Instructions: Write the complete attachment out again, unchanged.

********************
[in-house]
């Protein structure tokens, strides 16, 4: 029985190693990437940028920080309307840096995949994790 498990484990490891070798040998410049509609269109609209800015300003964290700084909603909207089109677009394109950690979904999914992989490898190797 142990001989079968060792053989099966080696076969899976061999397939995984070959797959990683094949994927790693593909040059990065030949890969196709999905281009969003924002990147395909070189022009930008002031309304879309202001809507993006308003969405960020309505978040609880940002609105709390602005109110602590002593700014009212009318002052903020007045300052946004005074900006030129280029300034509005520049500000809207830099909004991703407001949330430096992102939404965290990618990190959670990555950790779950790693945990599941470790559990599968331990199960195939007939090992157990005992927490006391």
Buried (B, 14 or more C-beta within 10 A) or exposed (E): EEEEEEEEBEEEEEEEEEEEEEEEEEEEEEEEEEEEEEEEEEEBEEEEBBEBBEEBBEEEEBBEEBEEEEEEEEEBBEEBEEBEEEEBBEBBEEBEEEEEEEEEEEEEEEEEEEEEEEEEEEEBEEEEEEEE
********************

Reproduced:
[in-house]
């Protein structure tokens, strides 16, 4: 029985190693990437940028920080309307840096995949994790 498990484990490891070798040998410049509609269109609209800015300003964290700084909603909207089109677009394109950690979904999914992989490898190797 142990001989079968060792053989099966080696076969899976061999397939995984070959797959990683094949994927790693593909040059990065030949890969196709999905281009969003924002990147395909070189022009930008002031309304879309202001809507993006308003969405960020309505978040609880940002609105709390602005109110602590002593700014009212009318002052903020007045300052946004005074900006030129280029300034509005520049500000809207830099909004991703407001949330430096992102939404965290990618990190959670990555950790779950790693945990599941470790559990599968331990199960195939007939090992157990005992927490006391």
Buried (B, 14 or more C-beta within 10 A) or exposed (E): EEEEEEEEBEEEEEEEEEEEEEEEEEEEEEEEEEEEEEEEEEEBEEEEBBEBBEEBBEEEEBBEEBEEEEEEEEEBBEEBEEBEEEEBBEBBEEBEEEEEEEEEEEEEEEEEEEEEEEEEEEEBEEEEEEEE